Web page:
Quinn Hughes started making a name for himself three years ago when he was an assistant captain on one of the greatest AAA teams in Canada, the Toronto Marlboros. Hughes was one of the youngest players on his team and still recorded 44 points in 74 games. Hughes then managed to record two goals and two assists for four points in five games in the OHL cup.
Hughes went on to play in the USHL the following season and recorded 26 points in 26 games playing for the United States National Development Team. After playing only 26 games in his rookie USHL season, Hughes was then called up to the US National U18 team where he finished the year with 53 points in 65 games. No defenseman in USHL history has posted a higher points-per-game ratio two seasons prior to his draft year.
Hughes is now having quite an exciting year playing for the University of Michigan in the NCAA and has currently recorded 14 points in 21 games playing with players who are a couple of years older than him, including the Sharks’ 2017 first round pick, Josh Norris. Hughes also played in the 2017-2018 World Juniors while being one of the youngest players and recorded three points in seven games.
Hughes is projected to go top ten in the first round of the 2018 NHL draft and will hover between the fifth and seventh overall mark, which is bad news for Sharks fans. Without a trade, it’s unlikely the Sharks will be able to pick him up.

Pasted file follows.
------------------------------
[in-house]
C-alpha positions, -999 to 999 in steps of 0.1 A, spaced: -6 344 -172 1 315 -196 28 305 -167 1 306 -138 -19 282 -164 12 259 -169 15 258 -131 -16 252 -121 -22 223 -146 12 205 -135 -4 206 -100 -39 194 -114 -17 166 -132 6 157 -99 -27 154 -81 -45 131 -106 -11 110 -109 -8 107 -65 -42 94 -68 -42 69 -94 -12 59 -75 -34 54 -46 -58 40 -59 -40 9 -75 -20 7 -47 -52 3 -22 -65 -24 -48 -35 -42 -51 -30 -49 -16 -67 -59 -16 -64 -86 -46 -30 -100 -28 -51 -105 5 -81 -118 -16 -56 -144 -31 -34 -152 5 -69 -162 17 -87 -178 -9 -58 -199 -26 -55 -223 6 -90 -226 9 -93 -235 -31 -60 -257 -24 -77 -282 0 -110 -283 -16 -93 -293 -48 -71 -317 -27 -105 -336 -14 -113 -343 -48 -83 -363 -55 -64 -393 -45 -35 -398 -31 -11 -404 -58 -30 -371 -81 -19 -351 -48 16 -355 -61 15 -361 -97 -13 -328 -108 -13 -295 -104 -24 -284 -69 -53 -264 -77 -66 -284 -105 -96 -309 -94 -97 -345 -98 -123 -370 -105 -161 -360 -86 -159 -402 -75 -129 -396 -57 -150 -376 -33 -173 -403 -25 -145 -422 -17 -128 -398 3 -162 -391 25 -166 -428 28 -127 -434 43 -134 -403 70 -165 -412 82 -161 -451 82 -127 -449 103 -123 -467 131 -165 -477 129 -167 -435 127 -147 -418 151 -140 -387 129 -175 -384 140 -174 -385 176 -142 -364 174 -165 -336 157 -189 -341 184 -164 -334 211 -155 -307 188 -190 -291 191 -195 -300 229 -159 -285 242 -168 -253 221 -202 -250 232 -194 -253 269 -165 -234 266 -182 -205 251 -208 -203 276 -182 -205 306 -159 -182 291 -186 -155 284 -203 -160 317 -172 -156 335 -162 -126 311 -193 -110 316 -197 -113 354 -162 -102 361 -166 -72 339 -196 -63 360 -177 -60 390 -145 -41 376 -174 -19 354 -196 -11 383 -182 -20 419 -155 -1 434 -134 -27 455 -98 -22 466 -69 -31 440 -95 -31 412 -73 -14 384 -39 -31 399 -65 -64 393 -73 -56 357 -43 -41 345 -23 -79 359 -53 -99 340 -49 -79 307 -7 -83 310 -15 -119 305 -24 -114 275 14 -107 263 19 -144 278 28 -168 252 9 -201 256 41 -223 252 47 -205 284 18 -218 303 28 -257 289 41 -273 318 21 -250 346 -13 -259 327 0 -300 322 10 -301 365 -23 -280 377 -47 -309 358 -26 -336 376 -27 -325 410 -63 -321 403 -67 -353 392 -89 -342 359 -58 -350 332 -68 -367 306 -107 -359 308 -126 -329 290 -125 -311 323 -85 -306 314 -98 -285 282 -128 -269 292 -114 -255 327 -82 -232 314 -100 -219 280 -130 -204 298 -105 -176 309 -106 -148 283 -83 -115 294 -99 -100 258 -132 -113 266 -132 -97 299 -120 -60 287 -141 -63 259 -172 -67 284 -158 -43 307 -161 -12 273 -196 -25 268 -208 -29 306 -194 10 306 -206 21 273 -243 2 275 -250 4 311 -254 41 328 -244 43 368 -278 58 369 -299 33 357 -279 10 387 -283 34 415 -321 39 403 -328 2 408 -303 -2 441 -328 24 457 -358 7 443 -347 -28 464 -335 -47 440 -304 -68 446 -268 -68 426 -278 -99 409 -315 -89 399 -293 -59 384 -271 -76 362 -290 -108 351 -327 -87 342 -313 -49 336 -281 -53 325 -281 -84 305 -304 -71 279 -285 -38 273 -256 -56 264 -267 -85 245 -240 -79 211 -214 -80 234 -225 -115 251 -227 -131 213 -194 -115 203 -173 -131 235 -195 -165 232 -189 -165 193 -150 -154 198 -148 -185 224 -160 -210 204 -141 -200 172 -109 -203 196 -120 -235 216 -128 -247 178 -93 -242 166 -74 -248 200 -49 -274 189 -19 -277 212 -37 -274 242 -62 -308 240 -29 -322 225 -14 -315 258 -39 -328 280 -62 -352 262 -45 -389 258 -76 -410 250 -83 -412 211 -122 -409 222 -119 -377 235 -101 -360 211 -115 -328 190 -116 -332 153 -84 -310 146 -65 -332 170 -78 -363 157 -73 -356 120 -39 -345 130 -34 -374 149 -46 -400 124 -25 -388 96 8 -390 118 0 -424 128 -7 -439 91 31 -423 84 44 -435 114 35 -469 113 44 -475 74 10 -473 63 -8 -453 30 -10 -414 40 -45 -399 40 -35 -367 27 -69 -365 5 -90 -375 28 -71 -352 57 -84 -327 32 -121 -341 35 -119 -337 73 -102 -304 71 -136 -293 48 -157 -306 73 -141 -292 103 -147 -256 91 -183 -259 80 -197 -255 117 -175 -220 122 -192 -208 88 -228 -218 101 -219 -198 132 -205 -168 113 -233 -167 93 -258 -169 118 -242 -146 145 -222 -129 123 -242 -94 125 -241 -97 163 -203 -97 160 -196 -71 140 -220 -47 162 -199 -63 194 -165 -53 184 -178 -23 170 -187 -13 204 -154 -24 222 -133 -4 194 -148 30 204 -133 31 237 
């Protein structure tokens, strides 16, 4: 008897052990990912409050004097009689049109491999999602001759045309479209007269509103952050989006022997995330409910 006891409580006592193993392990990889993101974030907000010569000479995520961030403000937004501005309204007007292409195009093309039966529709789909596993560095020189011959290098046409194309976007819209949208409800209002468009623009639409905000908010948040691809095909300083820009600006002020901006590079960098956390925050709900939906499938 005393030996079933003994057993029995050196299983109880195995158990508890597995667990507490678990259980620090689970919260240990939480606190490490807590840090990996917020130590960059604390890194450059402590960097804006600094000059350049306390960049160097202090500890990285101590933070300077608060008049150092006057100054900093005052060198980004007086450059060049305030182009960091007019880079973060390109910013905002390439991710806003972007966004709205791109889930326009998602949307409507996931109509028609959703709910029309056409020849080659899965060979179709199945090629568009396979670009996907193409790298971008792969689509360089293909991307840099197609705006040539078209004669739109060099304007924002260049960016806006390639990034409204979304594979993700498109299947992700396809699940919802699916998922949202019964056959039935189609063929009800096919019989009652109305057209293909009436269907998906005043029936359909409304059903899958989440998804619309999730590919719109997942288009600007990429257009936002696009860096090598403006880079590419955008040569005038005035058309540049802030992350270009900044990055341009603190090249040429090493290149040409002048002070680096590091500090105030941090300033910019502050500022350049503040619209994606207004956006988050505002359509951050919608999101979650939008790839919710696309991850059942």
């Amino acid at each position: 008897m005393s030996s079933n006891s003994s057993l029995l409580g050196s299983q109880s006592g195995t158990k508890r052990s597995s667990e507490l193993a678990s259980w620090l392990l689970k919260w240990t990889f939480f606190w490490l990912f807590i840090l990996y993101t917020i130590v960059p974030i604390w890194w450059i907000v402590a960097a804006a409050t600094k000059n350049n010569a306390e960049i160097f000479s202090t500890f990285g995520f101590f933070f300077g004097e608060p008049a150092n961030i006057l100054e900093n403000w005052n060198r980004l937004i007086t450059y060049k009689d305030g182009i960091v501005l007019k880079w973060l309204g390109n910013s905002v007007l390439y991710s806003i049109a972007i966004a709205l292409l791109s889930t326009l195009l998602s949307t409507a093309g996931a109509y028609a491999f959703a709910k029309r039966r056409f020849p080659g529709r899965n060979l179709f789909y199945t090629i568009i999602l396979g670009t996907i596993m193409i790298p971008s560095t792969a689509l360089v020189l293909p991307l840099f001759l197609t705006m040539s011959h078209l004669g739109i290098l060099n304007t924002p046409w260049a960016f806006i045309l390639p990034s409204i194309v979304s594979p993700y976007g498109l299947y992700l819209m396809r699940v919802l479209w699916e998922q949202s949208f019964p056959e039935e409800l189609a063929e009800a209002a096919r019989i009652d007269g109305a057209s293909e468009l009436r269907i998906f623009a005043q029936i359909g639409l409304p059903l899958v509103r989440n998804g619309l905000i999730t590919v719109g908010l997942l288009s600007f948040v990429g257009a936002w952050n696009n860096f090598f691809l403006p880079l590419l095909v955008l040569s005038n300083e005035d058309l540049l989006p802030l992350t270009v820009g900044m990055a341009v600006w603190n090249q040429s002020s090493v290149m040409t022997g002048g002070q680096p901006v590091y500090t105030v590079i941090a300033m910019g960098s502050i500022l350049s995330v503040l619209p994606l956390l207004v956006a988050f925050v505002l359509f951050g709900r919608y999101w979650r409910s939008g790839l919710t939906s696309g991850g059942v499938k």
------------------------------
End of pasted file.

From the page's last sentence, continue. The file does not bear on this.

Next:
Quinn Hughes is a man of many strengths as he is described as a “Supremely gifted skater and puck-handler who has the ability to control a game from the back end” by ISS Hockey. Hughes is thought of as an offensive D-man, which really shows through his US National Team stats and his rookie season so far in the NCAA. “Furthermore, he reads plays from the back-end similarly to how an elite football quarterback might survey the field,” said Adam Herman of Sporting News, which proves how much of a leader this kid is. Lastly, Hughes’ specialty is gaining the blueline and creating space for himself, while taking on defenders and creating a unique pass or often even a goal.
Areas of Improvement
If there was one thing Hughes would have to clean up, it would be his defensive game. Hughes is a smaller D-man, at only 5-foot-10, but it almost seems like he is scared to go into battles in some plays. Hughes is still only 18-years-old, so he has more time to improve his board battles and net front presence. “I’ve always been the smallest guy on the ice,” Hughes said last year.
This is a 50 second video, which clearly just describes the type of player Quinn Hughes is. He creates space for himself using his speed — quite a remarkable talent for being only an 18-year-old kid who has played against guys much older than him for his whole life.
The third and fifth assists in this video might be some of the most unique passes I have ever seen. Hughes has his head up both times and makes no look passes to his forward for the easy goals.
The crazy thing about this video is the fact that these five assists came in one game and the fact that he was the youngest kid out there. Hughes is going to be quite a fun player to watch in the NHL.